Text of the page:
Farmington Native Teen Flyinbrian Eyes Snowboarding in Olympics

15-year-old Brian Rice II, who goes by the nickname Flyinbrian, has his sights set on being the first African American snowboarder in the Olympics.

Fifteen-year-old Brian Rice II started snowboarding in the ditch near his house at age 4. Soon, though, he could wind up being the first African American snowboarder in the Olympics.

“I love snowboarding because it’s so unique and different from every other sport I’ve done,” says Brian, who grew up in Farmington but now lives and trains in Colorado.

The junior pro snowboarder, who goes by Flyinbrian, has trained with the U.S. Snowboard Team coaching staff and placed third at the 2019 U.S. Snowboard and Freeski Association’s nationals in the snowboard all-around, including the halfpipe, slopestyle, boardercross, giant slalom and slalom events.

Through it all, he’s also encountered and conquered his share of obstacles.

“This season alone I have dealt with a lot of injuries and inconveniences,” he says, “but I think one of the hardest things to do is leave my family and my younger sister for half the year to get the training I need.”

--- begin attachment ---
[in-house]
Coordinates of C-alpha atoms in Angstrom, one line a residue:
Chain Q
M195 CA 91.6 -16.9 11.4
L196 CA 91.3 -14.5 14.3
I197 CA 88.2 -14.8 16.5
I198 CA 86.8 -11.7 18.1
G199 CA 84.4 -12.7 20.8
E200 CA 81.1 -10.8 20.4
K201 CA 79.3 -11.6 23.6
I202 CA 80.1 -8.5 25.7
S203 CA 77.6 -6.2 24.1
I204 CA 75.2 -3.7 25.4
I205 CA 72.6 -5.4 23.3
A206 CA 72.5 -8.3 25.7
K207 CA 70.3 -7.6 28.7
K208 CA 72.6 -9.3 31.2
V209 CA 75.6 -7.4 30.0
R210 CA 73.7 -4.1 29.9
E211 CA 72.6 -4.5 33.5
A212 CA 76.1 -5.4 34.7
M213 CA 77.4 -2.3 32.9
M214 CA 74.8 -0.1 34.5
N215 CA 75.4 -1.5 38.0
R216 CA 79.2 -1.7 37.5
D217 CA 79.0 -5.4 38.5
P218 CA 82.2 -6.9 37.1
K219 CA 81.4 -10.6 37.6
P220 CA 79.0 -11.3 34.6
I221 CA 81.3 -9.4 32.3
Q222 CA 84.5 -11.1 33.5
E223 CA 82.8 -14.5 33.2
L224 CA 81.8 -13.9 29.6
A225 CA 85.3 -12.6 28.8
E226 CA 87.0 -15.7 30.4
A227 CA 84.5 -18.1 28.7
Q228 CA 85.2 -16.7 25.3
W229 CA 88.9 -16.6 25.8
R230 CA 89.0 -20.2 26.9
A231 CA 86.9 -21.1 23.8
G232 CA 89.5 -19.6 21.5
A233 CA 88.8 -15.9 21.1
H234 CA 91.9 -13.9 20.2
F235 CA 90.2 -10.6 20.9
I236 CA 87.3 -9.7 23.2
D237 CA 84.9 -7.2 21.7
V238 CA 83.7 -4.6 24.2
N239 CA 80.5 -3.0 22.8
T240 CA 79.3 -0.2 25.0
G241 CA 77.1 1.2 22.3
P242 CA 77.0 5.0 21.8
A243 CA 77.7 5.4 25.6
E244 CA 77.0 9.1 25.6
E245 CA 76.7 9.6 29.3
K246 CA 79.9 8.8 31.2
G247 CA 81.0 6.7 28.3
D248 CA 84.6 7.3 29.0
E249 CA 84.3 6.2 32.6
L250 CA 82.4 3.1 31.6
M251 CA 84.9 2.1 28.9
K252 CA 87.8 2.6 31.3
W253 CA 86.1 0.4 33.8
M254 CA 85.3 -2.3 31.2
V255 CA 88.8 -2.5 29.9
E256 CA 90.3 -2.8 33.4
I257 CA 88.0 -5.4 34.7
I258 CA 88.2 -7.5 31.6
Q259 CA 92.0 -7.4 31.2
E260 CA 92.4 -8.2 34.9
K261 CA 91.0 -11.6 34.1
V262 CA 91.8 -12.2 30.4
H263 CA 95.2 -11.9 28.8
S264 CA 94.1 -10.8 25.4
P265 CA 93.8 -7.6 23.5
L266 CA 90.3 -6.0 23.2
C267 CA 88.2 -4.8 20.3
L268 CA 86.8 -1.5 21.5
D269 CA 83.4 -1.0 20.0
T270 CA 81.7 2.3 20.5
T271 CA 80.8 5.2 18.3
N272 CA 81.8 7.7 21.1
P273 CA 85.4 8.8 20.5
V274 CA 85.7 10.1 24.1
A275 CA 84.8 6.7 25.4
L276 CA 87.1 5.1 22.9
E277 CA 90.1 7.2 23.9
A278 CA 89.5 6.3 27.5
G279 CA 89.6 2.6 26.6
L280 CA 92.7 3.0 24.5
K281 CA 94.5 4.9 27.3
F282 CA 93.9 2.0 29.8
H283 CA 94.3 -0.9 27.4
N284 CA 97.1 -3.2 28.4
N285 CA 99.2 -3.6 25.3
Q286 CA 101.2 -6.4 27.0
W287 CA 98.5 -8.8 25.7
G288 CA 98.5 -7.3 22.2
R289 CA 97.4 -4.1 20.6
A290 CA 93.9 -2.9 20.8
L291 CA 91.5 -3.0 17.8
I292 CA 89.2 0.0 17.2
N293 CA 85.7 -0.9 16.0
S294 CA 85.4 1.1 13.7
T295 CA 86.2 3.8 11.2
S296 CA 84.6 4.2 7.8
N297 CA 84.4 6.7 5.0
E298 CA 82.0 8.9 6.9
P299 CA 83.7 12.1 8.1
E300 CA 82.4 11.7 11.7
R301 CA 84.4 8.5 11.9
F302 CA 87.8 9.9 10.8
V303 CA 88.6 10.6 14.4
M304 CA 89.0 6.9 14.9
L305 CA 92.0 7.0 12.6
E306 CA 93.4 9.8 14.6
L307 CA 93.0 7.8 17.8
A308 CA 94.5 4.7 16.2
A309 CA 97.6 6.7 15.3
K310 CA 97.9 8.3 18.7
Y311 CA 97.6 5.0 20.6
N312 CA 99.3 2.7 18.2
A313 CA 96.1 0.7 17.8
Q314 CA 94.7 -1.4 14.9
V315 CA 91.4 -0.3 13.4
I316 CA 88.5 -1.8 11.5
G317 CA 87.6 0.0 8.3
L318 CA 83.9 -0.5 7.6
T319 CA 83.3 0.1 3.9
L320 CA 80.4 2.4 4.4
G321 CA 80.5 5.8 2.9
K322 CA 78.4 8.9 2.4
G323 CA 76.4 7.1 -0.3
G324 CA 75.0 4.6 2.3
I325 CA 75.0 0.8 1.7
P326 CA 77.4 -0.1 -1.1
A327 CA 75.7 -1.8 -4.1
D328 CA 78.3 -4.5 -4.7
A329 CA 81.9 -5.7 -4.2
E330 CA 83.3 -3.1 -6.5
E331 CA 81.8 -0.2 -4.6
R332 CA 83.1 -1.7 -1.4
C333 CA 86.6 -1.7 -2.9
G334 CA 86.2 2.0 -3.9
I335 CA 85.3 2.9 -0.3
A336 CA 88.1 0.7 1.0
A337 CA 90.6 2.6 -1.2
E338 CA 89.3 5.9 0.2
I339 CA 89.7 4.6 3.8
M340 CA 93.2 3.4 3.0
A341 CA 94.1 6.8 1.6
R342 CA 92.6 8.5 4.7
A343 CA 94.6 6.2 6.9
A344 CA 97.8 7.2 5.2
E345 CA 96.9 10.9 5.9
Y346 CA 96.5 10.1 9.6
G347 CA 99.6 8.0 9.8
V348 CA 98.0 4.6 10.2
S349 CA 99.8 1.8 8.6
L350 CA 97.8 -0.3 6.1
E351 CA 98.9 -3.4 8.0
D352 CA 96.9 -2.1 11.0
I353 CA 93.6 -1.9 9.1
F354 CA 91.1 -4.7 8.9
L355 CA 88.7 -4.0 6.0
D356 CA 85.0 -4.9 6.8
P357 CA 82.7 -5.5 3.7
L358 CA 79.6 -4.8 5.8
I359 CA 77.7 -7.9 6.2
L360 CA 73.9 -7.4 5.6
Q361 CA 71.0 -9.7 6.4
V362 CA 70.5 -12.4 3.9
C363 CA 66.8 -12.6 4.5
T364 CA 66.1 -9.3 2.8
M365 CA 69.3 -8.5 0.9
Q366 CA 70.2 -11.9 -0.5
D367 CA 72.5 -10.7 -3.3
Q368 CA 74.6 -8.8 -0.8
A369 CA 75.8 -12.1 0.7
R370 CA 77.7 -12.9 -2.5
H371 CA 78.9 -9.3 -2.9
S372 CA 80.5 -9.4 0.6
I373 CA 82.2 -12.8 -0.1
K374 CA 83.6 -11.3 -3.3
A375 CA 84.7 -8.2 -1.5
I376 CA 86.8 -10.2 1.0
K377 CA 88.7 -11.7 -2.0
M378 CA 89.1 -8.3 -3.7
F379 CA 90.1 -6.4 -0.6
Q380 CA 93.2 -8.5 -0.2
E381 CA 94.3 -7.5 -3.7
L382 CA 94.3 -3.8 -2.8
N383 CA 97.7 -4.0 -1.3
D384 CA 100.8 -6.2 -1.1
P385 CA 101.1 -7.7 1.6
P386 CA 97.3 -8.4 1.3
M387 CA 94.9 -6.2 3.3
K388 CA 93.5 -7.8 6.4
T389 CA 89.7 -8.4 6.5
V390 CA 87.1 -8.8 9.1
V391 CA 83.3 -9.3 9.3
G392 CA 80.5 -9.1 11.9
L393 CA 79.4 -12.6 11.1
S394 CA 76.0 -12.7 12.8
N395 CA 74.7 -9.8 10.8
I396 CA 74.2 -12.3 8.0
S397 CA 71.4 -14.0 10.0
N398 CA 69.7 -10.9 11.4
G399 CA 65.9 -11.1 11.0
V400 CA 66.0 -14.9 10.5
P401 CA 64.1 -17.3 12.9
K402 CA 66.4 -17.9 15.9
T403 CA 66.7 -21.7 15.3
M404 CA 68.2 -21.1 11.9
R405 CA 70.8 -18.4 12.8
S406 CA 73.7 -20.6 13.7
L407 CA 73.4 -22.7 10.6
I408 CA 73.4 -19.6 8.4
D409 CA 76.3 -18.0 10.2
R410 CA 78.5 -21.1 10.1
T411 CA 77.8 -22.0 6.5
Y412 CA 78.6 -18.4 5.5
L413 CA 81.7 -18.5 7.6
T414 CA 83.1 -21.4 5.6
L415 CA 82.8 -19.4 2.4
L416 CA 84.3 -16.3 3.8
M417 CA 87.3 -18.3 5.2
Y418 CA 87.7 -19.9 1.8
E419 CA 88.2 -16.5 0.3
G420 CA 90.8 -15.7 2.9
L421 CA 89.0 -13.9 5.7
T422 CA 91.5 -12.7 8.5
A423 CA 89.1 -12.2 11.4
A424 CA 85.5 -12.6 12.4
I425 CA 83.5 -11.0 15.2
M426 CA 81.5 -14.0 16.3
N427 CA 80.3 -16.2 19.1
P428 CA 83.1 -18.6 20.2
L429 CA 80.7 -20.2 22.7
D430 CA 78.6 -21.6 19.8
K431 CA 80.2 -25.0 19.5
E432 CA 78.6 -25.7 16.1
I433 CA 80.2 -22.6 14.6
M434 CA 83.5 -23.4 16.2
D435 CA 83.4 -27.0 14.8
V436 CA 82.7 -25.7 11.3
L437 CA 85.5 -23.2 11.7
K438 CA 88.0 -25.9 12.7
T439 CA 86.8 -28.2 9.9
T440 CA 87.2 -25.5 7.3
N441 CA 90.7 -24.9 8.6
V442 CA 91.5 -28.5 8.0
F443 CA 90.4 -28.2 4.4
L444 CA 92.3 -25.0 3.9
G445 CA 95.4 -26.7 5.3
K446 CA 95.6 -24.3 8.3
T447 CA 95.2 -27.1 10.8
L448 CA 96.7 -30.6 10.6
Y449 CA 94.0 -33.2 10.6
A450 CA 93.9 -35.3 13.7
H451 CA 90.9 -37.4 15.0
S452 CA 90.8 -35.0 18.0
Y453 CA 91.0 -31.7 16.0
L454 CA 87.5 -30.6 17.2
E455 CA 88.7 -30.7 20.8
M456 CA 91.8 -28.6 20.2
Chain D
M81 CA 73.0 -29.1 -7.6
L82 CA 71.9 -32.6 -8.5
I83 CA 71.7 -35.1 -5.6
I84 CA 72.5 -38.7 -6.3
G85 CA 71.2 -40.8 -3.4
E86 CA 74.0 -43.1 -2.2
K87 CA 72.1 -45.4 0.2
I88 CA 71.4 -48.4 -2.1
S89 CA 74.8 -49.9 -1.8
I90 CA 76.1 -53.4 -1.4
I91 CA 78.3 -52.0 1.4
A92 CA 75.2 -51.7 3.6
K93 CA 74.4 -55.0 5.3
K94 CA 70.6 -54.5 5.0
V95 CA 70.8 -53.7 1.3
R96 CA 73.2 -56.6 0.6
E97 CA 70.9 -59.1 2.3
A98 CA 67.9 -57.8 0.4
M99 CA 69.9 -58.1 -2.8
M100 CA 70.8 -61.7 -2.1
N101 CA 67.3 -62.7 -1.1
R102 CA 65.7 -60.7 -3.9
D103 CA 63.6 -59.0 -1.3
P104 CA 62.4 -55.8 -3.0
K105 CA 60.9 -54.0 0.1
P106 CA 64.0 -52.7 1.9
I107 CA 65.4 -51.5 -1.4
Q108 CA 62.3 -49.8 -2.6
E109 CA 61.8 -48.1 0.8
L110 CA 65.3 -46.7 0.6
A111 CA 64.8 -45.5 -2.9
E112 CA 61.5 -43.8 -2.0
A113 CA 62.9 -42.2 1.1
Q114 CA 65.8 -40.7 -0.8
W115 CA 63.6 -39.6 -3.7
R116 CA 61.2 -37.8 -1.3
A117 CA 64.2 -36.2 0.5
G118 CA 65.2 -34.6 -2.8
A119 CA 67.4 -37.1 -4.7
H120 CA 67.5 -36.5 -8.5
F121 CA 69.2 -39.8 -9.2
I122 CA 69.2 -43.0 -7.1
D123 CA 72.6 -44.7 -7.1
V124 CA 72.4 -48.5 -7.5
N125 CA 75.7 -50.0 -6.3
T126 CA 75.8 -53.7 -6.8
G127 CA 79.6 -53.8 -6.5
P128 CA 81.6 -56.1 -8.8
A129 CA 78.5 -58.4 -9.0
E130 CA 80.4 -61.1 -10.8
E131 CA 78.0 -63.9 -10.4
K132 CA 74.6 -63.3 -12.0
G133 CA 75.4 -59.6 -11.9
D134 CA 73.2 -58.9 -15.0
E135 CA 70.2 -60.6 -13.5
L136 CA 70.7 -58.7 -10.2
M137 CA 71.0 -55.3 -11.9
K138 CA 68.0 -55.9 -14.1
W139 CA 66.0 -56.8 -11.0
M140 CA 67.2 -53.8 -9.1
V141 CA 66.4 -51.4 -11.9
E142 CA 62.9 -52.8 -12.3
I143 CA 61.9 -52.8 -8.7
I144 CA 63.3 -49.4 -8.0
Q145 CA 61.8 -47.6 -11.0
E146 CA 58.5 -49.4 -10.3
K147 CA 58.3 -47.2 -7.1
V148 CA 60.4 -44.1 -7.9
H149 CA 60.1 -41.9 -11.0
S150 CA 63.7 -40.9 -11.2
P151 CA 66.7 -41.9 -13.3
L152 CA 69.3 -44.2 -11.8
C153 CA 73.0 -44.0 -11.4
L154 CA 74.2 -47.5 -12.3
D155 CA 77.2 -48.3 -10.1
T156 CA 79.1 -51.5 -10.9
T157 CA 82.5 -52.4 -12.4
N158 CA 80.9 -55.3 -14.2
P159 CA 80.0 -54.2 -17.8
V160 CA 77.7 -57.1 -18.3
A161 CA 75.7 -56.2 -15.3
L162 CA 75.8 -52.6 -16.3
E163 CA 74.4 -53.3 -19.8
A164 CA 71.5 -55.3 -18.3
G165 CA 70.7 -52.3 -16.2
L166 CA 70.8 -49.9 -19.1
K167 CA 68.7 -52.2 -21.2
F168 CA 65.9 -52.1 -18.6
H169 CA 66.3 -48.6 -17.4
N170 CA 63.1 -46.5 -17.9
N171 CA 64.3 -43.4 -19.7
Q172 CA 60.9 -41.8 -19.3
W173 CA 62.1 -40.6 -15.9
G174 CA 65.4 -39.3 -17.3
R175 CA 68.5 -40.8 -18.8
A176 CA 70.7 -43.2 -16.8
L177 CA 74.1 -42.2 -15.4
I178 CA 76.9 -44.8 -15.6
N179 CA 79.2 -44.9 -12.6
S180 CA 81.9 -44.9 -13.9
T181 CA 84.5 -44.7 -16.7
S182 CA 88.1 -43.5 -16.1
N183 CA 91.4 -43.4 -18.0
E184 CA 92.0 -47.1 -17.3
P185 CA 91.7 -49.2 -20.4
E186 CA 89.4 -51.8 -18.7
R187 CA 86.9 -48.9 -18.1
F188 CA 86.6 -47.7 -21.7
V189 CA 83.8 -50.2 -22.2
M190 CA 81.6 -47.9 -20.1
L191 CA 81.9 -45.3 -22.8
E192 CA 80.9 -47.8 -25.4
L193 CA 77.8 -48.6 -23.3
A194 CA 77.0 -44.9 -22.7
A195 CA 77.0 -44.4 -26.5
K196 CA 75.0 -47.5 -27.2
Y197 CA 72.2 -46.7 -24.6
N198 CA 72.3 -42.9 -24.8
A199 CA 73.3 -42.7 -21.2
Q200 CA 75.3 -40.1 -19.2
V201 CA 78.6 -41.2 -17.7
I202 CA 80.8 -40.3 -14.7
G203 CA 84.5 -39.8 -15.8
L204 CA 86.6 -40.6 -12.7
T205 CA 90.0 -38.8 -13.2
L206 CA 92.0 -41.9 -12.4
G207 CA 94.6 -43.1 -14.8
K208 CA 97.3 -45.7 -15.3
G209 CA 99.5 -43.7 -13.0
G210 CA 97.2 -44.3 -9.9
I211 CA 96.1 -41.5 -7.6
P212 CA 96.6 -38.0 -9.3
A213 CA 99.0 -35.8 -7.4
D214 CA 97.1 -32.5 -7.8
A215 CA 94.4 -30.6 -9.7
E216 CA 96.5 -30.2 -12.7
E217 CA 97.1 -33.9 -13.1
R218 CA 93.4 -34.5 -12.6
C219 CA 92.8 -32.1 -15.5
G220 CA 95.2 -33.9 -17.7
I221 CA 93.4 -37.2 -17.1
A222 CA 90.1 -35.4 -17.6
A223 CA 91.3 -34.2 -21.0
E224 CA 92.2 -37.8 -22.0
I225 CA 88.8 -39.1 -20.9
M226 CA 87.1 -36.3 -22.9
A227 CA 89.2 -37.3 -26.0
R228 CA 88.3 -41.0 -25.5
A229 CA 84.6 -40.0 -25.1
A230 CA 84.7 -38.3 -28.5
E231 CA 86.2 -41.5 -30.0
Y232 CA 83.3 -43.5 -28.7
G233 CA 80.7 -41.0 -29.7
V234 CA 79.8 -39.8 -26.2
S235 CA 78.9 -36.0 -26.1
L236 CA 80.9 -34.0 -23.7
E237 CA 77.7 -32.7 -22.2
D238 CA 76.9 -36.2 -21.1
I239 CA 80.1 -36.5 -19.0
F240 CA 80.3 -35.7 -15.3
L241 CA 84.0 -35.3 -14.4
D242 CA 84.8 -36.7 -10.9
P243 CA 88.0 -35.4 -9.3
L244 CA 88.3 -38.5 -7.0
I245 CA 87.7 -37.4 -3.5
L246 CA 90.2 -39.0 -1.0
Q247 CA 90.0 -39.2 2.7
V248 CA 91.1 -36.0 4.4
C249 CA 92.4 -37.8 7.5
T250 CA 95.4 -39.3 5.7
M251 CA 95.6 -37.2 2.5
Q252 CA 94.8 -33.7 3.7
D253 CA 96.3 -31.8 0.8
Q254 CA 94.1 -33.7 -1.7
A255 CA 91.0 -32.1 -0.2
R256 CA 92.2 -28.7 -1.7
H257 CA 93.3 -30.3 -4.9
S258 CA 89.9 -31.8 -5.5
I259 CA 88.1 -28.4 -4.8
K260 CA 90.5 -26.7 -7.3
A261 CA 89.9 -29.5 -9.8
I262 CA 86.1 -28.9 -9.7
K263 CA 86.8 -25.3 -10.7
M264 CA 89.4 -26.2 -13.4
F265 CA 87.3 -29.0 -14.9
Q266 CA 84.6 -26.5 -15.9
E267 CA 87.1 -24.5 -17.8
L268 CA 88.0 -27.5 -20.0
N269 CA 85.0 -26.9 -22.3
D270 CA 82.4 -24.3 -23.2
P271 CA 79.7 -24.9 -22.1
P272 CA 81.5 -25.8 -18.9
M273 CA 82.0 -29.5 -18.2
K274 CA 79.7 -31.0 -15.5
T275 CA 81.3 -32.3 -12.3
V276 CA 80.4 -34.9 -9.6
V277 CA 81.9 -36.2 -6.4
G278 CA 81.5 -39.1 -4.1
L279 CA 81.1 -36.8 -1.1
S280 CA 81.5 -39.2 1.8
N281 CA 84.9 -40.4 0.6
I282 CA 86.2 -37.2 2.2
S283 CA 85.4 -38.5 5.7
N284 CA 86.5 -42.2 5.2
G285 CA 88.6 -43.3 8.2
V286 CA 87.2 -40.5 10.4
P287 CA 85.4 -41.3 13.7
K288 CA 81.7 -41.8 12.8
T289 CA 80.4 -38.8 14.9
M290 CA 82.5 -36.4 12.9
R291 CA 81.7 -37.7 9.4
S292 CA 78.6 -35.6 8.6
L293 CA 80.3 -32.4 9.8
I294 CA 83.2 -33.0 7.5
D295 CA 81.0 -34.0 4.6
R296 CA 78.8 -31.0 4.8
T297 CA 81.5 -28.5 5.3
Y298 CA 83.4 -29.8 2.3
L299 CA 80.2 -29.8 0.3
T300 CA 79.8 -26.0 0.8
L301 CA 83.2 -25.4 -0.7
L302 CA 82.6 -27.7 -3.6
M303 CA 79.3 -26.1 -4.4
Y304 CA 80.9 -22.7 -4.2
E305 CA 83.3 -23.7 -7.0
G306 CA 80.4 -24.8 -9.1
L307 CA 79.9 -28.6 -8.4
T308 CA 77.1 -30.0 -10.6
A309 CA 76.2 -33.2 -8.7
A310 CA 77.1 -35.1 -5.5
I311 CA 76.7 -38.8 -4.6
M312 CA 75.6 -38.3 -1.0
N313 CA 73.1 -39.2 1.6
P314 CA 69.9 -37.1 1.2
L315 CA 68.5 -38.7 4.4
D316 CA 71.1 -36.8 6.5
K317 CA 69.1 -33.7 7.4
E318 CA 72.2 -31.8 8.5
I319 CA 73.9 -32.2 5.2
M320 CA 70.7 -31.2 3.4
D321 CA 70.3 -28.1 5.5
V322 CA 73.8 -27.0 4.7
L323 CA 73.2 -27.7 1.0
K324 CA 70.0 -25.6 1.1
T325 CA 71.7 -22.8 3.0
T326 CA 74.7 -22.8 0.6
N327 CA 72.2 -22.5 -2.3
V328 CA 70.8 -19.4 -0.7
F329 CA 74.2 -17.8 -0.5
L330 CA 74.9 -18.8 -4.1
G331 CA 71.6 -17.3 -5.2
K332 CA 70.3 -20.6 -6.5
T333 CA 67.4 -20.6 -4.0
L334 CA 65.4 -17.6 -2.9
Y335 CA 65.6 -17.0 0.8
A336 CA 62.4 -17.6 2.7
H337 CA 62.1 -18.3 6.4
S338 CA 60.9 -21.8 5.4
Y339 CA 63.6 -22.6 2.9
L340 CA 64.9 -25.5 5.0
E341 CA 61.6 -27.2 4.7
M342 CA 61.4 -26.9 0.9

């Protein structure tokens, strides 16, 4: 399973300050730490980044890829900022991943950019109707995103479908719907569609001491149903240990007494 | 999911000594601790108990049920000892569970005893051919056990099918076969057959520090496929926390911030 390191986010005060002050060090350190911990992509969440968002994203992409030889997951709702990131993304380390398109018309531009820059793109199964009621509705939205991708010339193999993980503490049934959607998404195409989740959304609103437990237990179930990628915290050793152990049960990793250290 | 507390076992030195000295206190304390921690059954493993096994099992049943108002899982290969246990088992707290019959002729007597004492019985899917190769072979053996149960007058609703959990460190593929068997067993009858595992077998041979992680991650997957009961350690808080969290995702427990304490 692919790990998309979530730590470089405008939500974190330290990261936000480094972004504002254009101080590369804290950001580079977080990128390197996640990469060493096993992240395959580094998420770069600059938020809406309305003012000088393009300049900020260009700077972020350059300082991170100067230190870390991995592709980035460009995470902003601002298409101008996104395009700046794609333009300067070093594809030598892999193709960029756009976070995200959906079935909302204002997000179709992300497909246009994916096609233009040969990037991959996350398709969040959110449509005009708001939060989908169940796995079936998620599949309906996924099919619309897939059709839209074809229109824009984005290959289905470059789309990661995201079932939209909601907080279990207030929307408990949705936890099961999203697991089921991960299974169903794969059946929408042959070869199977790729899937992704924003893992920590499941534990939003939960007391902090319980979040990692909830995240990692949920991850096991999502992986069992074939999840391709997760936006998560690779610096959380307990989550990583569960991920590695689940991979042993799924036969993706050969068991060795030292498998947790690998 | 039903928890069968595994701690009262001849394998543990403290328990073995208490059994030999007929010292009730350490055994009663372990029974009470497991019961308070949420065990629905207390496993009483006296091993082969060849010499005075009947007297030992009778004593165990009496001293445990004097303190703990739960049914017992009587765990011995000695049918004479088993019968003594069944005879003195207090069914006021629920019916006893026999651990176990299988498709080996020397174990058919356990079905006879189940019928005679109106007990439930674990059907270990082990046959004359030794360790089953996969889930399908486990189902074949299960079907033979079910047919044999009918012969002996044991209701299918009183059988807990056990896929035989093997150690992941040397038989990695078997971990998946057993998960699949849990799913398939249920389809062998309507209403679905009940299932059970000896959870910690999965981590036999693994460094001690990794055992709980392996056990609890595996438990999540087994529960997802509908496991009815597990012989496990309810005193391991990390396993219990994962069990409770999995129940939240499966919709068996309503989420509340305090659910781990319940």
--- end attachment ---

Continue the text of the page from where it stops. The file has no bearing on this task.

Brian says making it to the 2022 Winter Olympics would have a big impact on him in several ways.

“It would mean a lot to me, especially because I feel like I am a bigger influence to the African American culture as far as snowboarding goes.”

And it would really be a dream come true if he can inspire other kids like him to try snowboarding.

To those kids, he says: “No matter what challenges come, you always find a way to overcome them because at the end of the day, it’ll all be worth it because you’re doing what you love.”

Want to help support Brian and offset his competitions and training costs? Visit his Flyinbrian GoFundMe page.

Amanda Rahn
Amanda Rahn
Amanda Rahn is a freelance journalist, copy editor and proud Detroiter. She is a graduate of Wayne State University’s journalism school and of the Columbia Publishing Course at Oxford University. Amanda is a lover of translated contemporary fiction, wines from Jura and her dog, Lottie.

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